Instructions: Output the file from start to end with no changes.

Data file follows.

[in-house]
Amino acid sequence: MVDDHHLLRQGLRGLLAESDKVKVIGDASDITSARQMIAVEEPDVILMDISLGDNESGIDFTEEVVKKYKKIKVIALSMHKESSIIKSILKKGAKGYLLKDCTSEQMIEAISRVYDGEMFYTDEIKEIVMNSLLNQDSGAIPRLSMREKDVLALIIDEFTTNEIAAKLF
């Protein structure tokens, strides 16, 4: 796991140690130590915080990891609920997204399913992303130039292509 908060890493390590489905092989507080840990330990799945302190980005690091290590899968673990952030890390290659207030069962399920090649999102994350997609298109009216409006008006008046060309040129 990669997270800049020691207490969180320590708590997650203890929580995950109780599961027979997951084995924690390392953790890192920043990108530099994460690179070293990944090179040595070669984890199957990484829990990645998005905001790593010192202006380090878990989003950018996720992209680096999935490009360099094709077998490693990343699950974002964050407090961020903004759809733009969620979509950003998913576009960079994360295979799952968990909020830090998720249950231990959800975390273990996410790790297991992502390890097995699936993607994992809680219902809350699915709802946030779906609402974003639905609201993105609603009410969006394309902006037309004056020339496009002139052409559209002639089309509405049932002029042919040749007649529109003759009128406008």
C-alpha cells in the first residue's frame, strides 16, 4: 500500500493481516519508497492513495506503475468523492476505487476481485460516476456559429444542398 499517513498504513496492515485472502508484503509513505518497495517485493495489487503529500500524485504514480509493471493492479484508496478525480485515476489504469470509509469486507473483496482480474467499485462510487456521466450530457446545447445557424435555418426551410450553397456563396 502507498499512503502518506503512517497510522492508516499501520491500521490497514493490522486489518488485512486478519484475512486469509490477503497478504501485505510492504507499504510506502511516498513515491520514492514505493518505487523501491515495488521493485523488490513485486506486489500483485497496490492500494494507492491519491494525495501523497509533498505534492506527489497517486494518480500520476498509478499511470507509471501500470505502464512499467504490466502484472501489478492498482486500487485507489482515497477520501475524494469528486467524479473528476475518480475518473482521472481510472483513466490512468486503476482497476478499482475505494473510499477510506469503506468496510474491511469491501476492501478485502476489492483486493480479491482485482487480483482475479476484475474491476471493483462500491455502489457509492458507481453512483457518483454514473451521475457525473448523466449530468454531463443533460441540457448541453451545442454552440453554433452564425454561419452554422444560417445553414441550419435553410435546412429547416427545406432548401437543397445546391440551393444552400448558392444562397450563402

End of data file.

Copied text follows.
[in-house]
Amino acid sequence: MVDDHHLLRQGLRGLLAESDKVKVIGDASDITSARQMIAVEEPDVILMDISLGDNESGIDFTEEVVKKYKKIKVIALSMHKESSIIKSILKKGAKGYLLKDCTSEQMIEAISRVYDGEMFYTDEIKEIVMNSLLNQDSGAIPRLSMREKDVLALIIDEFTTNEIAAKLF
């Protein structure tokens, strides 16, 4: 796991140690130590915080990891609920997204399913992303130039292509 908060890493390590489905092989507080840990330990799945302190980005690091290590899968673990952030890390290659207030069962399920090649999102994350997609298109009216409006008006008046060309040129 990669997270800049020691207490969180320590708590997650203890929580995950109780599961027979997951084995924690390392953790890192920043990108530099994460690179070293990944090179040595070669984890199957990484829990990645998005905001790593010192202006380090878990989003950018996720992209680096999935490009360099094709077998490693990343699950974002964050407090961020903004759809733009969620979509950003998913576009960079994360295979799952968990909020830090998720249950231990959800975390273990996410790790297991992502390890097995699936993607994992809680219902809350699915709802946030779906609402974003639905609201993105609603009410969006394309902006037309004056020339496009002139052409559209002639089309509405049932002029042919040749007649529109003759009128406008």
C-alpha cells in the first residue's frame, strides 16, 4: 500500500493481516519508497492513495506503475468523492476505487476481485460516476456559429444542398 499517513498504513496492515485472502508484503509513505518497495517485493495489487503529500500524485504514480509493471493492479484508496478525480485515476489504469470509509469486507473483496482480474467499485462510487456521466450530457446545447445557424435555418426551410450553397456563396 502507498499512503502518506503512517497510522492508516499501520491500521490497514493490522486489518488485512486478519484475512486469509490477503497478504501485505510492504507499504510506502511516498513515491520514492514505493518505487523501491515495488521493485523488490513485486506486489500483485497496490492500494494507492491519491494525495501523497509533498505534492506527489497517486494518480500520476498509478499511470507509471501500470505502464512499467504490466502484472501489478492498482486500487485507489482515497477520501475524494469528486467524479473528476475518480475518473482521472481510472483513466490512468486503476482497476478499482475505494473510499477510506469503506468496510474491511469491501476492501478485502476489492483486493480479491482485482487480483482475479476484475474491476471493483462500491455502489457509492458507481453512483457518483454514473451521475457525473448523466449530468454531463443533460441540457448541453451545442454552440453554433452564425454561419452554422444560417445553414441550419435553410435546412429547416427545406432548401437543397445546391440551393444552400448558392444562397450563402